Stagger your comeback so you can resume running healthy and upbeat.
By Susan Paul
Mike asks: I am running my first marathon in a few weeks. My question is what to do after my race? Do I need to take some time off from running? If so, how long?
You are smart to think ahead and plan the next phase of your training. Recovery will be next in your training cycle, and it’s best to plan it before the race rather than wait and “see how you feel.”
All too often, runners who are excited by a good marathon performance make the mistake of returning to training too soon. They then regret it later when their training becomes flat. Conversely, a poor marathon performance also leads some to return to training too soon in hope of redemption. Planning a recovery phase before your race will help you avoid these pitfalls.
There is no exact formula to follow for post-marathon recovery. How long it takes to recover from your race depends upon how well prepared you were going in.
A general guideline is one day of rest for every mile raced, or about 26 days of rest. Note that “rest” here means a break from intense training—like speedwork and races—not avoiding running altogether.
I suggest dividing your recovery into two phases in the days following your race. The first three days after a marathon are crucial to adequate recovery, so it’s important not to do too much. Give yourself permission to sleep in, eat, and pamper yourself. Runners also need to recover mentally, so this downtime is essential for complete recovery.
A long walk back to your car or hotel room following a race is not a bad thing. In fact, it may even help you. Walking provides a nice cooldown and helps prevent muscle soreness by preventing blood from pooling in your legs. Once back home or at your hotel room, take a cool bath or an ice bath to minimize soft tissue inflammation and aid recovery. Avoid a hot bath or the hot tub for 48 hours after the race. Fill the tub with cool water and hop in, then slowly add ice to the water to minimize the cold shock factor.
Gentle stretching and walking will help relieve muscle soreness by increasing the body’s circulation. Increased circulation removes waste products and replenishes muscle tissue with nutrients and oxygen. Drinking lots of fluids is also helpful in relieving soreness.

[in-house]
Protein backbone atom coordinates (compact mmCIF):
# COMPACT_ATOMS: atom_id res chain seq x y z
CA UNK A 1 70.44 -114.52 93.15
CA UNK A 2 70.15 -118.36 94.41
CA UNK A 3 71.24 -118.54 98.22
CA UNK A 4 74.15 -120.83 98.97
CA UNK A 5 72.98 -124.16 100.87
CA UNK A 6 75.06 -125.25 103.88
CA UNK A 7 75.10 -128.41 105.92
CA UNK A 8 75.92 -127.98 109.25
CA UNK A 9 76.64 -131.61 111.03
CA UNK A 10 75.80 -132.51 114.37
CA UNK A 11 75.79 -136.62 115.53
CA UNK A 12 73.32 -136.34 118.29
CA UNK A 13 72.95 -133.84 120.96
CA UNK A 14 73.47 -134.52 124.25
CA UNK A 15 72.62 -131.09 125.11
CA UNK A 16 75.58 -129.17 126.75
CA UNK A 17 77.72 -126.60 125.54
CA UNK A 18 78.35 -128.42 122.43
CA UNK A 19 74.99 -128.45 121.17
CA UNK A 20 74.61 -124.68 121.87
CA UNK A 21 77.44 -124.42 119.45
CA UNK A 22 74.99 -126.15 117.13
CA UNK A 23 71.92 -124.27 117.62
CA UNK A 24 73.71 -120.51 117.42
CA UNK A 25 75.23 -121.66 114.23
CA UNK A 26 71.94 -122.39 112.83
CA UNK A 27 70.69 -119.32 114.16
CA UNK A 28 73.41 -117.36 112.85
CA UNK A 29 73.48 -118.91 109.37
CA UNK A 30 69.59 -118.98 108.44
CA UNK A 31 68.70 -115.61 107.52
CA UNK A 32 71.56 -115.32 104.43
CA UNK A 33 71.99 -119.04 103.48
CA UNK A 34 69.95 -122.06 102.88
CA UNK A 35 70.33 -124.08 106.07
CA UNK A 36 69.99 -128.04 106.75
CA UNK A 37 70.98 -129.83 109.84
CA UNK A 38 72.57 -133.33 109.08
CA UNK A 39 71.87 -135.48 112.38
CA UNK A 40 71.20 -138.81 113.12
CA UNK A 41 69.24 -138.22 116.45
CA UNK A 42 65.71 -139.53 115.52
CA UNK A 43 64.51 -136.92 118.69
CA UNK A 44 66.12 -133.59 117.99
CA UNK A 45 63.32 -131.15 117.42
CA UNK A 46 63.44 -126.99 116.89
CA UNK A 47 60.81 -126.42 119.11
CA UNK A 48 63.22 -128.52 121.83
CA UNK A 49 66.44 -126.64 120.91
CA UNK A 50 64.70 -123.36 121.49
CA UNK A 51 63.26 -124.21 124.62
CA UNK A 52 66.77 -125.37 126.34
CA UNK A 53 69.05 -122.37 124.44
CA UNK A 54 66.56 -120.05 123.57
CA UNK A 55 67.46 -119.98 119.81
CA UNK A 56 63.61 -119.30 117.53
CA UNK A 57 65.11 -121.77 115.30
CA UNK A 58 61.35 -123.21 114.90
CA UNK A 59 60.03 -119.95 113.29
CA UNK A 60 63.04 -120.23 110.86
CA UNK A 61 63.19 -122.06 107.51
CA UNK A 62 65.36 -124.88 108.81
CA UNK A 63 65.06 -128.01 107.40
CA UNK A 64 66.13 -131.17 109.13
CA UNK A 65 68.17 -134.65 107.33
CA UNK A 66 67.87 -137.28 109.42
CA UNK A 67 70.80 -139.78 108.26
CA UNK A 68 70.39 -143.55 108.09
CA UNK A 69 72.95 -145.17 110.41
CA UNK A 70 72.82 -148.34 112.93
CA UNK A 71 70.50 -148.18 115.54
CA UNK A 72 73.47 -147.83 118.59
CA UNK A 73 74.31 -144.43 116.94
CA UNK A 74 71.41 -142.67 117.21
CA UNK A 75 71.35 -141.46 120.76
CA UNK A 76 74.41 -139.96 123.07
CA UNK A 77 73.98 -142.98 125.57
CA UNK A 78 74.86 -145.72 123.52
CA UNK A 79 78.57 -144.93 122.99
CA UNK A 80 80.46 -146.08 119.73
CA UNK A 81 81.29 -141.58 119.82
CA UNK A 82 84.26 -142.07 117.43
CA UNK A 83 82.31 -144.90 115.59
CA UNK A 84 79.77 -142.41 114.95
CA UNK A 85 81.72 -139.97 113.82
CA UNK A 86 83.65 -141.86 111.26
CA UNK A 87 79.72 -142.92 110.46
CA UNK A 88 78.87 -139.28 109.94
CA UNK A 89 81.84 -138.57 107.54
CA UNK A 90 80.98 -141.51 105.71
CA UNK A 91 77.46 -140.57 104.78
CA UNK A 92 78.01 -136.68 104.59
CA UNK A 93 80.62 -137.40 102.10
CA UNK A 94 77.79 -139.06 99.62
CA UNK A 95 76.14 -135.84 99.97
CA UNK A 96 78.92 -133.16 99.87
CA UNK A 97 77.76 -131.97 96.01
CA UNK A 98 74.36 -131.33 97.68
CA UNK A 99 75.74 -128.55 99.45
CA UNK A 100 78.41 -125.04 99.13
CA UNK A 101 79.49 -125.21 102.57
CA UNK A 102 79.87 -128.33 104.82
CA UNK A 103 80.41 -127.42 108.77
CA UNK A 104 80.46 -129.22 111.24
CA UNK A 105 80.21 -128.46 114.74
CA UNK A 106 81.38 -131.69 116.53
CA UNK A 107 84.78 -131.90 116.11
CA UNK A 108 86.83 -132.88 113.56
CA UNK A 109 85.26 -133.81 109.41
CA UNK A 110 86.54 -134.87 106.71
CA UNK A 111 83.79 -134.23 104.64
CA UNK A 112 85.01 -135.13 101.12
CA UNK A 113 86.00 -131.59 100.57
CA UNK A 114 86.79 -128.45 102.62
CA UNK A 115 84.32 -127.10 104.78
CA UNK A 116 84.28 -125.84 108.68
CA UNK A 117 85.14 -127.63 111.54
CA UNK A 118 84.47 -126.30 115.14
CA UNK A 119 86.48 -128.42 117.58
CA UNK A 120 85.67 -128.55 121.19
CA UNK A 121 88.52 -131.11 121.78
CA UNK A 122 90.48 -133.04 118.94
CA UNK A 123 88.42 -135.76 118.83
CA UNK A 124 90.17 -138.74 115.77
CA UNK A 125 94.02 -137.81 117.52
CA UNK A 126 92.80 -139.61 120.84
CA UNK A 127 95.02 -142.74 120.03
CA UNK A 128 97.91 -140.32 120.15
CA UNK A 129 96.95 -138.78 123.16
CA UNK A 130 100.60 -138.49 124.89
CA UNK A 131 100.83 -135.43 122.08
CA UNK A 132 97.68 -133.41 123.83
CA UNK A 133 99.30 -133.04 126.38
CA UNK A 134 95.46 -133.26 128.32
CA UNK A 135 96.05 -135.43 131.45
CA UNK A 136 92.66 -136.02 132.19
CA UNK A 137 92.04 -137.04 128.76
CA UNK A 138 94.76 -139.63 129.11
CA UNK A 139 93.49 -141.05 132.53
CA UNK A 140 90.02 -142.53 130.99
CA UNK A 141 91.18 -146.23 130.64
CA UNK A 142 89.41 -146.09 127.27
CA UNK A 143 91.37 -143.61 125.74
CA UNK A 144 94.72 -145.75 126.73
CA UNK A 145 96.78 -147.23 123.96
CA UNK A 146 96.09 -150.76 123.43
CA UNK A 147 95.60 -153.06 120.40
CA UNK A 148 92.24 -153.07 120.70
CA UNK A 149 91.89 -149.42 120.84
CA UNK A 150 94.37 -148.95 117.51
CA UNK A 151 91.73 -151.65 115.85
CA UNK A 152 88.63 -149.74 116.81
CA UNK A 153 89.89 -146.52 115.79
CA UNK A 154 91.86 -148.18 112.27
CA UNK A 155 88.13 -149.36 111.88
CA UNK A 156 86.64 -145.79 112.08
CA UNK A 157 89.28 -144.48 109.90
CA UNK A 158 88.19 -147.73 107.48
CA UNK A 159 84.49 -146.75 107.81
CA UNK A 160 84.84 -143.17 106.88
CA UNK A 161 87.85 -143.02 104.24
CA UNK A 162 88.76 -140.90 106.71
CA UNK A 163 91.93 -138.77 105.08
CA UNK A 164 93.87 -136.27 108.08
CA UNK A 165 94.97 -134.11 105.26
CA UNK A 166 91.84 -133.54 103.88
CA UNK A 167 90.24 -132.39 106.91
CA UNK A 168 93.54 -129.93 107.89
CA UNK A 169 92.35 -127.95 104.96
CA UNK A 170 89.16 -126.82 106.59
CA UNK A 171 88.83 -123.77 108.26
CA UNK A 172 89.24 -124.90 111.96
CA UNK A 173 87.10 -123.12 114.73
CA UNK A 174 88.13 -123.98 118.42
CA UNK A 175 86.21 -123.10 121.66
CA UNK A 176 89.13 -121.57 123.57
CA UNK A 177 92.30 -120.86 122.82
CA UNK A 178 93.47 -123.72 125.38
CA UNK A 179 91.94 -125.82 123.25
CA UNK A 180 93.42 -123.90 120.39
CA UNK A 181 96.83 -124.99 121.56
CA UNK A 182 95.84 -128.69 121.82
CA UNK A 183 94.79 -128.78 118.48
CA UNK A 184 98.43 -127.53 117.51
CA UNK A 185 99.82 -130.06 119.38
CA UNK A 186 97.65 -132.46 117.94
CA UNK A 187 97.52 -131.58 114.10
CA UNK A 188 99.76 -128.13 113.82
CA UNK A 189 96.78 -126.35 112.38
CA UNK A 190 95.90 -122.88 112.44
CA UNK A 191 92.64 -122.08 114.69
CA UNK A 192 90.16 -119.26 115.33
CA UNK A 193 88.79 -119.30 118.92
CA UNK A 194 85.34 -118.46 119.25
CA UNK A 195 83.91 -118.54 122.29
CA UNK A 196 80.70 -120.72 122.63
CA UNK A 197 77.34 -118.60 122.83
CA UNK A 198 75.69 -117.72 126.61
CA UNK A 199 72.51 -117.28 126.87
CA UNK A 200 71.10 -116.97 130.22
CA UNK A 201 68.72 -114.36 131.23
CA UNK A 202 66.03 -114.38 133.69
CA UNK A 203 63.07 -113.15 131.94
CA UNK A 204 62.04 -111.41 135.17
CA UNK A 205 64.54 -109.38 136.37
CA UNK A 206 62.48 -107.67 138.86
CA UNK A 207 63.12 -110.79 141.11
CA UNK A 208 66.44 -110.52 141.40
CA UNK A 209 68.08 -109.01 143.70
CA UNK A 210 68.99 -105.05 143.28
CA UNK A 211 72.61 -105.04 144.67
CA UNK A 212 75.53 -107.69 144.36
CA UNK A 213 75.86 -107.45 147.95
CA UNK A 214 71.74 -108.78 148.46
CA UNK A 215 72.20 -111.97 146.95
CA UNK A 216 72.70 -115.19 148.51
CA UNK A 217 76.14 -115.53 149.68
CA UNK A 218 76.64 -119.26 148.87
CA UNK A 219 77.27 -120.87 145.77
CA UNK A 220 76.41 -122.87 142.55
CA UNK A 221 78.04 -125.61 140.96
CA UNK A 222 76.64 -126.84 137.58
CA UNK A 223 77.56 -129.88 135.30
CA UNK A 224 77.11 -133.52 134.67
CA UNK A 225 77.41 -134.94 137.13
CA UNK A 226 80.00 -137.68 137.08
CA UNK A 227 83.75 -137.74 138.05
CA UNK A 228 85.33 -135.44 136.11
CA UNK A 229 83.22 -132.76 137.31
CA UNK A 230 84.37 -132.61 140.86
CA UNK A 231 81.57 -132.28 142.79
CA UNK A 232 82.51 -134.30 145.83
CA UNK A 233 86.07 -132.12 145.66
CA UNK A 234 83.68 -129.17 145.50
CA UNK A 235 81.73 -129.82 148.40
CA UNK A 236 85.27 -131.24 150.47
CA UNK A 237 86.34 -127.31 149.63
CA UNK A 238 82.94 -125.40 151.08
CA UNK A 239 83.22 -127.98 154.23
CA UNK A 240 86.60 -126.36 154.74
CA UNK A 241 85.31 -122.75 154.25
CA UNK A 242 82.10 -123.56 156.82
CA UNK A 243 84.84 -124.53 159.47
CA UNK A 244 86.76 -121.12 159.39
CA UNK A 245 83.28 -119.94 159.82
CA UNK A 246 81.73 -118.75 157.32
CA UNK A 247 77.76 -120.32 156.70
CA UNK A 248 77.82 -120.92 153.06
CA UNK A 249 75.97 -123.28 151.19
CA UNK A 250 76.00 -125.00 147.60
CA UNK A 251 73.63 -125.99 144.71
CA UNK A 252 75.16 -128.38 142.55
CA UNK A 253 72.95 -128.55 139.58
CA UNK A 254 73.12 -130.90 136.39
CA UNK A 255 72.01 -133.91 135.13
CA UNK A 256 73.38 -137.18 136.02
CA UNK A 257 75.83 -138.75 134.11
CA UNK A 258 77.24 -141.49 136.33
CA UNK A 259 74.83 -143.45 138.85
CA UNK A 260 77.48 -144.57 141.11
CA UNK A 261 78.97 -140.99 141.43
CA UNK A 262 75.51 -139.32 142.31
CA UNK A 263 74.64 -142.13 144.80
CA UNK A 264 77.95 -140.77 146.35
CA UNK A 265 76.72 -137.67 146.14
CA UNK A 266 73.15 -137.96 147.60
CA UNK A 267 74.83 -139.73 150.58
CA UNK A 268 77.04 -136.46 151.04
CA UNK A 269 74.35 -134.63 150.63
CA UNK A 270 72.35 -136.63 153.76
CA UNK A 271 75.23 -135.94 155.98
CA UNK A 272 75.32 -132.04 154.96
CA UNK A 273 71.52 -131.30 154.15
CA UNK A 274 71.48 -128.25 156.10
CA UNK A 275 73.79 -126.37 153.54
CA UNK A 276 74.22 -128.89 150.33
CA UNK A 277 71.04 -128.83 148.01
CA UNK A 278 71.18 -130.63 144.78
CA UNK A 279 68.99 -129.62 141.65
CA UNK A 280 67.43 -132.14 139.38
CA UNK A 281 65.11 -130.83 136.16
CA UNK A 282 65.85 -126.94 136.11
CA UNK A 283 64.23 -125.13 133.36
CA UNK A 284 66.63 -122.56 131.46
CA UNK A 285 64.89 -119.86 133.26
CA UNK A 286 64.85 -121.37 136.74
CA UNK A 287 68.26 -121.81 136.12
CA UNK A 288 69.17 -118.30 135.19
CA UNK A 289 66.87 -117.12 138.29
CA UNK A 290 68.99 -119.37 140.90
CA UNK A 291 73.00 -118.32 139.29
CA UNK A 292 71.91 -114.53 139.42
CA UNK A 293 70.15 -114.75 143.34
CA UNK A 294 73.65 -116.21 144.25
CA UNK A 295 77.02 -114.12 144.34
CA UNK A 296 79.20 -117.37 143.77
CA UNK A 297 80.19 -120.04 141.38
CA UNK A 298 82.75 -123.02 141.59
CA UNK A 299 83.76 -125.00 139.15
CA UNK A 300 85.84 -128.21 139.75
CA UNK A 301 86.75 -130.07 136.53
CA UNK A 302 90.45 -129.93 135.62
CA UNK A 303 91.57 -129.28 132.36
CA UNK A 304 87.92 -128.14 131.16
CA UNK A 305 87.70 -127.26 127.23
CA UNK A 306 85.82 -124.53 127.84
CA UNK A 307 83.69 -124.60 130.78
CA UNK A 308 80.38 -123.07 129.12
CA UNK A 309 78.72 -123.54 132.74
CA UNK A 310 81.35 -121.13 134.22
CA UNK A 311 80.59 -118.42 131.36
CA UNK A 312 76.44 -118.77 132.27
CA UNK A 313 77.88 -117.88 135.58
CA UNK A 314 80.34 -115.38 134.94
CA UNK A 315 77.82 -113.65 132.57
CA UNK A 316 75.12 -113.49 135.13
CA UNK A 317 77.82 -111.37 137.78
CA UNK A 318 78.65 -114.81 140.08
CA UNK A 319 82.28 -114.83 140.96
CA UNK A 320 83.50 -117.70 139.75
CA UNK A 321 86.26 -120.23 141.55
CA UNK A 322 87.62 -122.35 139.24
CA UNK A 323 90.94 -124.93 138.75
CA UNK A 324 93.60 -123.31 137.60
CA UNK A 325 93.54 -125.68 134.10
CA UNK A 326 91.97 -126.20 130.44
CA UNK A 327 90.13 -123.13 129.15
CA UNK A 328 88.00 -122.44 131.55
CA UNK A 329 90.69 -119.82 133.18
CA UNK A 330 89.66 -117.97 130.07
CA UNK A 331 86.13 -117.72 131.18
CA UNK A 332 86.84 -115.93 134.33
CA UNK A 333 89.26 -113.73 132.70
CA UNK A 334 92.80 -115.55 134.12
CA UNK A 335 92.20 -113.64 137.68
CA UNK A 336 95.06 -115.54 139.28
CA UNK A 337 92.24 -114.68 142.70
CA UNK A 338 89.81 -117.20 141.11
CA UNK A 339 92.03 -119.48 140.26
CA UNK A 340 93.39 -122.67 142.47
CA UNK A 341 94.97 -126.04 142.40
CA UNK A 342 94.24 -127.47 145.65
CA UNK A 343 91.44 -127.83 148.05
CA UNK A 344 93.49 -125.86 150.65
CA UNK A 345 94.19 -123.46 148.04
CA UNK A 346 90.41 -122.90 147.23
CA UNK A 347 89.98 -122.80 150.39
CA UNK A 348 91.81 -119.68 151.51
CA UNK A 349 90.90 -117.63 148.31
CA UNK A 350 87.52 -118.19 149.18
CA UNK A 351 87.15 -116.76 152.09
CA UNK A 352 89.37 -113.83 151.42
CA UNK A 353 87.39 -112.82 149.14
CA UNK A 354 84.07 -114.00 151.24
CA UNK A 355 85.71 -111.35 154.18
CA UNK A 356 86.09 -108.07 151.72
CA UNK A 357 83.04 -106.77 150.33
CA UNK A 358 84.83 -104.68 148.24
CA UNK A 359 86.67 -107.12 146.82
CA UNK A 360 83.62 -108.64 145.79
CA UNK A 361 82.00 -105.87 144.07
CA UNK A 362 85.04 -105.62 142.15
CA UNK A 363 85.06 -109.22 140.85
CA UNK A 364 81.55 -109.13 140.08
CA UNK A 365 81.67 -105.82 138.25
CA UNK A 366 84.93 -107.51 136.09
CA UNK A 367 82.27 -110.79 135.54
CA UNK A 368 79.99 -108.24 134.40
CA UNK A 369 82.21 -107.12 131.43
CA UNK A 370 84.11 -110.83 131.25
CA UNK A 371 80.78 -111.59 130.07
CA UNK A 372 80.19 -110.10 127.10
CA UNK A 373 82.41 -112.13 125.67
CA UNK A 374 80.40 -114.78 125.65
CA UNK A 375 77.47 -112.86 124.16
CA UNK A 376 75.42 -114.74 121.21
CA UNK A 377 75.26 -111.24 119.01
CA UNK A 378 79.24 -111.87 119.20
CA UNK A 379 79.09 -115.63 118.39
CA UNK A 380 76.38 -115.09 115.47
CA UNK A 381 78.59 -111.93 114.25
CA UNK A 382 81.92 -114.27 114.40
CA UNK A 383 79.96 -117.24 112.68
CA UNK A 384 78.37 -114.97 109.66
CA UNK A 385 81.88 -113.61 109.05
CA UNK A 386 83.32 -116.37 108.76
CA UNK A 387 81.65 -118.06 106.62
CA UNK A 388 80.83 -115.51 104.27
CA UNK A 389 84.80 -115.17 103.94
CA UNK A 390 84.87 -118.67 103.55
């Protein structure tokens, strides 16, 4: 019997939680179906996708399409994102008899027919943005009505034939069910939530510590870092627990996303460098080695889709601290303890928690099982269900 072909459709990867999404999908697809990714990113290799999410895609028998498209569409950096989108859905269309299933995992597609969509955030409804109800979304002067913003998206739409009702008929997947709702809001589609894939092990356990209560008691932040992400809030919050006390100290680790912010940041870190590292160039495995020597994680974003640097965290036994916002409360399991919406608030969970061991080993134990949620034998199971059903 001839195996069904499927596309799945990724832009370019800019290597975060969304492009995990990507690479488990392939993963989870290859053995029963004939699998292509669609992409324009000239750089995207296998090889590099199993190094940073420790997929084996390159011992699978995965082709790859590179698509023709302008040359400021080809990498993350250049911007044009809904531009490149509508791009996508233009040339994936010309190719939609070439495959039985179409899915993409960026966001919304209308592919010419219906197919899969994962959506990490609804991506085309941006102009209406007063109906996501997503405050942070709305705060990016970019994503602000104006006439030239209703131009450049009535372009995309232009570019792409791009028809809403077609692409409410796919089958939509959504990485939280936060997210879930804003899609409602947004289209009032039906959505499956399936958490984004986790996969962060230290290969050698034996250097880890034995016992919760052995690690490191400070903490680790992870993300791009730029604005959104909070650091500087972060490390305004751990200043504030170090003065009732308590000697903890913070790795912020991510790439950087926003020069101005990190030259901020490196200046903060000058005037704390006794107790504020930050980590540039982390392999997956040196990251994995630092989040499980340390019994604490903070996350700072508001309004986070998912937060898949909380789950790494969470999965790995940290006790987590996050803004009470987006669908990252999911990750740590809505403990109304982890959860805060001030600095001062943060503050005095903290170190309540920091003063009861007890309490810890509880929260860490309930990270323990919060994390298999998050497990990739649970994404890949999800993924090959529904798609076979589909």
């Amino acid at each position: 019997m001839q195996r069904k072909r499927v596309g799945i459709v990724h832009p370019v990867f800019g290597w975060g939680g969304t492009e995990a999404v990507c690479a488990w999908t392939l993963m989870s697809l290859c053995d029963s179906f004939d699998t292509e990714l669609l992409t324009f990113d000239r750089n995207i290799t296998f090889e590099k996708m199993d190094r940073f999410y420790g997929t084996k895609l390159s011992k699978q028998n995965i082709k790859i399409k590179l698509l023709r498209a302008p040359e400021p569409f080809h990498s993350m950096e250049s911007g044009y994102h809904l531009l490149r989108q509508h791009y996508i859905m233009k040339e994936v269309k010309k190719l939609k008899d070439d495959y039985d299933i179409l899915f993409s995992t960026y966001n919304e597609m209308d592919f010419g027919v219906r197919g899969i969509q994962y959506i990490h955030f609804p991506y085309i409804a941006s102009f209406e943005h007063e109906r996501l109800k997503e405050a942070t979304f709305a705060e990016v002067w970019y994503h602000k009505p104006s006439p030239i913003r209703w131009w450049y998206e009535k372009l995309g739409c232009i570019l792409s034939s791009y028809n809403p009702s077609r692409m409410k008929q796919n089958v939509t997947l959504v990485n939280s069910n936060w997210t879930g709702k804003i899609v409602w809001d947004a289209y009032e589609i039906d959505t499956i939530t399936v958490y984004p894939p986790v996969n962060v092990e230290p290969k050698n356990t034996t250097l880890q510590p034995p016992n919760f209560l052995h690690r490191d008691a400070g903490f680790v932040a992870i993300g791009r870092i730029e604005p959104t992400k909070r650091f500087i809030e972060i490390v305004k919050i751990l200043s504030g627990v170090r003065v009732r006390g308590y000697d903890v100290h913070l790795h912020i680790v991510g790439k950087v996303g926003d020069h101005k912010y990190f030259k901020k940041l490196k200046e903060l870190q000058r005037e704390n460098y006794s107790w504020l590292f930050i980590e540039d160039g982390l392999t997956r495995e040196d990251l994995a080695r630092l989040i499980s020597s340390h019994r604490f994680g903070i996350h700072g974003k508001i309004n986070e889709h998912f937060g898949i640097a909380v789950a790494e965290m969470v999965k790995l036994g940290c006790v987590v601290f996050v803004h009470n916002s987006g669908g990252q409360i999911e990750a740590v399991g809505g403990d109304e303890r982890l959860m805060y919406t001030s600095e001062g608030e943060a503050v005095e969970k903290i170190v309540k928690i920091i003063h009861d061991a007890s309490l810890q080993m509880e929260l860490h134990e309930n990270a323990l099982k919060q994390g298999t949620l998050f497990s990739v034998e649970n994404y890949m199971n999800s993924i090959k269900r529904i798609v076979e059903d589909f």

You next phase in recovery begins about four days after the marathon and includes light exercise and even some running. Light exercise will help you recover faster than no exercise, so there is no reason to become a couch potato after your marathon.
Walking, easy running, easy spinning, riding a bike, swimming, or stretching for 30 to 45 minutes will promote circulation and facilitate recovery. The key is keeping the exercise intensity level in the easy range. Include some short easy runs at conversational pace and to ensure the run pace stays easy, incorporate some run/walk intervals.
Most marathon training plans follow a three-week taper plan before the race, so one very simple way to return to training is to follow a similar taper plan in reverse. Suggested mileage for the first weekend run post-marathon would be three to four miles at an easy pace. The second weekend run might be four to six miles, and for the third weekend run try five to eight miles.
Heart rate monitoring can also be a valuable, objective indicator of when to resume training. Runners that measure their resting heart rate (RHR) during training on a regular basis will know their baseline. An RHR that is 10 beats per minute or more above your normal resting heart rate is a good indication of fatigue and incomplete recovery. When your RHR returns to normal you will know that you are ready to resume training.
Regardless of finish time, completing a marathon is a significant accomplishment, and all runners need an adequate recovery period.